Over two dozen children have gone missing in Cleveland in the first two weeks of May, police officials said, raising the alarm about the “extraordinary” surge of disappearances in the area.
At least 27 kids have been reported missing between 2 and 16 May, Newburgh Heights police chief John Majoy said.
The police chief, who also serves as board president for the organisation Cleveland Missing, warned that the disappearances of children aged 12-17 years have reached "unprecedented levels" in 2023.
"There's always peaks and valleys with missing persons, but this year it seems like an extraordinary year," Mr Majoy told Fox News.
"For some reason, in 2023, we've seen a lot more than we normally see, which is troubling in part because we don't know what's going on with some of these kids, whether they're being trafficked or whether they're involved in gang activity or drugs."
According to the police chief, the majority of the cases were likely runaways, but he feared that young teenagers could also have fallen victim to predators, who could be “wolves in sheep’s clothing".
There were a total of 56 active missing children cases in Cleveland as of mid-May.
Most of the disappearances do not make the news unless there is an Amber Alert, he lamented, adding that solving the cases becomes difficult because often there is a lack of photos of the victims.
Mr Majoy emphasised that he has never seen such high numbers of missing children in his 33-year career.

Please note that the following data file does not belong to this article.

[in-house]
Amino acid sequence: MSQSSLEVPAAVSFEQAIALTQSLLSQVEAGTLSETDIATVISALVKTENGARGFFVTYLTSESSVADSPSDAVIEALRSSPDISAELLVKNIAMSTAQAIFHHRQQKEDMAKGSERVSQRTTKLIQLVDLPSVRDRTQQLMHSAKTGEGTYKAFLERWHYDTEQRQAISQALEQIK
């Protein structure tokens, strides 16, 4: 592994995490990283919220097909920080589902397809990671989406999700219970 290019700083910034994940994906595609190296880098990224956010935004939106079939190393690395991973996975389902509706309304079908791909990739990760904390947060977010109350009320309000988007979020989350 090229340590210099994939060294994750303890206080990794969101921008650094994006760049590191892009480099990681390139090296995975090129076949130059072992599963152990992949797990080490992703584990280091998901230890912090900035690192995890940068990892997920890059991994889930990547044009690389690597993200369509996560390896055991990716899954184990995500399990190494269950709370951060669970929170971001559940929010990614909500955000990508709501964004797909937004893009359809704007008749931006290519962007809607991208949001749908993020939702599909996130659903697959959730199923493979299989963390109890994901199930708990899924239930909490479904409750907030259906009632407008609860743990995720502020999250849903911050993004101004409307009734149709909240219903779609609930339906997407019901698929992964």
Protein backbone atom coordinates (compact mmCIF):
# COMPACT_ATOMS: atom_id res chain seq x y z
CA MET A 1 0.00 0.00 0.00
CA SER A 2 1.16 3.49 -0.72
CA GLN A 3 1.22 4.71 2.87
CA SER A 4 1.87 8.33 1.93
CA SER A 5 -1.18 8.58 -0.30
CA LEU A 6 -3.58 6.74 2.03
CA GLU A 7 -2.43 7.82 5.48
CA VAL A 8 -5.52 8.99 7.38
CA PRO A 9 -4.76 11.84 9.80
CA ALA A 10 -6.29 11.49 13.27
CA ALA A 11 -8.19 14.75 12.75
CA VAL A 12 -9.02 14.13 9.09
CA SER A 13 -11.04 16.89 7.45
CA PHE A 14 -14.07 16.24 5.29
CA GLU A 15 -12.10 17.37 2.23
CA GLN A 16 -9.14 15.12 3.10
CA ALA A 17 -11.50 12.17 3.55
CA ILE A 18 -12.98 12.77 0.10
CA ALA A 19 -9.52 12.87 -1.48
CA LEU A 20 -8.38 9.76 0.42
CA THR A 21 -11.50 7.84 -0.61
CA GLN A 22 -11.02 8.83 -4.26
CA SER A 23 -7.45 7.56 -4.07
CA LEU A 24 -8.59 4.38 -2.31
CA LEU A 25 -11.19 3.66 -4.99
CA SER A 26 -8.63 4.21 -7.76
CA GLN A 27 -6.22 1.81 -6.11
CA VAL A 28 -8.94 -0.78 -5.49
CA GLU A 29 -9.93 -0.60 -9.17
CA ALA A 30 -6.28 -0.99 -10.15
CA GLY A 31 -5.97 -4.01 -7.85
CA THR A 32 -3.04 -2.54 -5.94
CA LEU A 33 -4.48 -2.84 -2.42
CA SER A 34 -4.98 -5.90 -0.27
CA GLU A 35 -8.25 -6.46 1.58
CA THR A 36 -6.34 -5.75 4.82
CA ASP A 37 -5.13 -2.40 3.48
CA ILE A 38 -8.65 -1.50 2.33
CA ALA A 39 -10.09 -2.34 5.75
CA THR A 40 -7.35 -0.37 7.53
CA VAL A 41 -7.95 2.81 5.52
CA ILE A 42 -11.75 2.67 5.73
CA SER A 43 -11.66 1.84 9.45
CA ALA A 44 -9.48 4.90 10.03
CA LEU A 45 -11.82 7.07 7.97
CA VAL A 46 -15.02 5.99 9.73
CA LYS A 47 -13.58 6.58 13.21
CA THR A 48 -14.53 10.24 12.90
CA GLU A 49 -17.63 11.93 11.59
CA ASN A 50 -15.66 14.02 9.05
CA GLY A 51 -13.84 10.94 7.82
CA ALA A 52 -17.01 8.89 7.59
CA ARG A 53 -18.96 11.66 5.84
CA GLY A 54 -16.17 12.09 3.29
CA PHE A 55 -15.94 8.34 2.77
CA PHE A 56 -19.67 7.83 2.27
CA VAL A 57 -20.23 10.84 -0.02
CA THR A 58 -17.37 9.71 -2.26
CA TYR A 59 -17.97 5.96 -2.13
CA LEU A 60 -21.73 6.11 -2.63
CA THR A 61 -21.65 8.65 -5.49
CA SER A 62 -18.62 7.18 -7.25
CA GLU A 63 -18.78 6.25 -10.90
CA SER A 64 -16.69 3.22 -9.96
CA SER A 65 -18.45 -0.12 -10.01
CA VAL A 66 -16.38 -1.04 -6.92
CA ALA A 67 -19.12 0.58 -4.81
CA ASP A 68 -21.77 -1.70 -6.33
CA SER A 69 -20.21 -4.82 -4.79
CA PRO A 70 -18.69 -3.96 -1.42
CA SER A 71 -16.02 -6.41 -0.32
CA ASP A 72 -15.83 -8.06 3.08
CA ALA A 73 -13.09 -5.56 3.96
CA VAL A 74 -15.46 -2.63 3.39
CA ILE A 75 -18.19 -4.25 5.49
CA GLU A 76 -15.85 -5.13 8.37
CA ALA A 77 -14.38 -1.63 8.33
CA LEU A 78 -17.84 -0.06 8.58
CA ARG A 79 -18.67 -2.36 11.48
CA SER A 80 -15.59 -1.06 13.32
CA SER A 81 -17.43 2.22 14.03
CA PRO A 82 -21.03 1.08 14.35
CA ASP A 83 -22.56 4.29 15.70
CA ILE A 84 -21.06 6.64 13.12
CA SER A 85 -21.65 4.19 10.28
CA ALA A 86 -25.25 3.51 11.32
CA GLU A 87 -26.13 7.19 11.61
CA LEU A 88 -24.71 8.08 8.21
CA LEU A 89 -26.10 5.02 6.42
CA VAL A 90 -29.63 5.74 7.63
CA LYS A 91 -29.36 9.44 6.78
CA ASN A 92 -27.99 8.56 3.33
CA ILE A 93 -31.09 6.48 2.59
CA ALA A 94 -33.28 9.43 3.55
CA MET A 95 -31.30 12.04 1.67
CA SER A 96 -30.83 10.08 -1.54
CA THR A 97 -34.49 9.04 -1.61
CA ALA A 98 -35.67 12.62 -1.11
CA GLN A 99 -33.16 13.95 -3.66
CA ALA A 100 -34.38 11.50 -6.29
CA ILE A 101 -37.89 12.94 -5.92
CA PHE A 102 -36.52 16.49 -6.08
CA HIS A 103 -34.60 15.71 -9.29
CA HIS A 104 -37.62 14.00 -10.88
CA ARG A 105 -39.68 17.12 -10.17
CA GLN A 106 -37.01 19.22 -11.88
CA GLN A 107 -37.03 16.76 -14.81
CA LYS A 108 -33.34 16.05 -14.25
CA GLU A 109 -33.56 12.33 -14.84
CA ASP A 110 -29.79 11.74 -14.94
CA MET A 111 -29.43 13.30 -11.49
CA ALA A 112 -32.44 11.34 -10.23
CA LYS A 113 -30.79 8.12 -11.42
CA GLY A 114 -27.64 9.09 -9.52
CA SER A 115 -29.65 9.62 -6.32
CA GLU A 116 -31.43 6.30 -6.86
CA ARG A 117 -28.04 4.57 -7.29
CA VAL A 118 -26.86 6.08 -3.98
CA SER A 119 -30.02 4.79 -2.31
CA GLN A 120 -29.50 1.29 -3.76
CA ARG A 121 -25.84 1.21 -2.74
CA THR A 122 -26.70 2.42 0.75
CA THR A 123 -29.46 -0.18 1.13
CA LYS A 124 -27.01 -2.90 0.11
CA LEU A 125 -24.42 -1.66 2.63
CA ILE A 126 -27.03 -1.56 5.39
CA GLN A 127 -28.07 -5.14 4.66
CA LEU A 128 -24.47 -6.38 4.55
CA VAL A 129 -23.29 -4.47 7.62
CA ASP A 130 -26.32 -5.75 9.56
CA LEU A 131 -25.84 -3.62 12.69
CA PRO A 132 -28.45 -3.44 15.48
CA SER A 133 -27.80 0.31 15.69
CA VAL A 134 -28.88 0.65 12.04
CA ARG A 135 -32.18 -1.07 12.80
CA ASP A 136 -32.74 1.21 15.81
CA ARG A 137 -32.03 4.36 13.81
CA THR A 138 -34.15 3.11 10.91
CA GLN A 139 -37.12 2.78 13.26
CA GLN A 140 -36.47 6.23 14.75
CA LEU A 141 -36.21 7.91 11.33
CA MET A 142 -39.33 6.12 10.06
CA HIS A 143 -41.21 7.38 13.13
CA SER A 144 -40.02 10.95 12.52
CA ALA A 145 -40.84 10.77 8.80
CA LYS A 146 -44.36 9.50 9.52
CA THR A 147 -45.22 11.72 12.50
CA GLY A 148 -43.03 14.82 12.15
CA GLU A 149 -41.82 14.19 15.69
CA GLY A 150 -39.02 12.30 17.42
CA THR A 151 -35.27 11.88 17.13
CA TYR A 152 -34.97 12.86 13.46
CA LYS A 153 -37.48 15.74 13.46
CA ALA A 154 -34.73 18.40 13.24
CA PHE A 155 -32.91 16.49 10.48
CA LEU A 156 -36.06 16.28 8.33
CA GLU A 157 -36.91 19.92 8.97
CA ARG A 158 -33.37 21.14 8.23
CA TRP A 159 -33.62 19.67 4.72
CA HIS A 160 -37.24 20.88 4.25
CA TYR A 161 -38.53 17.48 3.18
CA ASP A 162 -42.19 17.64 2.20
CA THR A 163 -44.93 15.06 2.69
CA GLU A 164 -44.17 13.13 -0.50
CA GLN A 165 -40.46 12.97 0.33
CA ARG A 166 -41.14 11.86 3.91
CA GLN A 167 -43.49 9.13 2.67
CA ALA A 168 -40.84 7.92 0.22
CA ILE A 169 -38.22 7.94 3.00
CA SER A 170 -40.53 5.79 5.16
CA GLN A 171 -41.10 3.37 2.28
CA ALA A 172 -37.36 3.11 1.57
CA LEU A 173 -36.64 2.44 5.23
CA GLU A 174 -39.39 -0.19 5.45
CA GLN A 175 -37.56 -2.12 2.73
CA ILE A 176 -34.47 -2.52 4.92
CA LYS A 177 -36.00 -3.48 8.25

"It's a silent crime that happens right under our noses," he said.
"The problem is where are they? Where do they go? They can be in a drug house or farmed to prostitution or caught up in drug trafficking or gangs.”
He added that when teenagers become desperate, they join gangs for protection, which leads to initiation crimes like carjackings and robberies, they sell their bodies, or they use drugs.
In an effort to combat the rise in disappearances in Cleveland and other areas in northern Ohio, US Marshals launched “Operation We Will Find You” in May.
“The Marshals Service is fully committed to assisting federal, state, and local agencies with locating and recovering endangered missing children,” US marshal Pete Elliott said in a statement, according to the New York Post.
Investigators combed through cases in Cleveland, Toledo, Akron and other surrounding counties to find the missing childen, which led to locating some of the minors as far away as California and Arizona.
“The epidemic of missing children in our country needs a spotlight, it needs our focus. We hope operations like this sharpen that focus. Every child deserves a safe environment to grow up in, and we are dedicated to helping provide that for the children and families in Northern Ohio.”
In 2022, more than 15,000 children were reported missing in Ohio and four of them were found dead.
According to a report by state's attorney general Dave Yost, only five of the children had a stranger kidnap them, while 34 were cases were of abductions by a noncustodial parent.
The authorities were able to find 96 per cent of the children, but 615 went into 2023 still missing.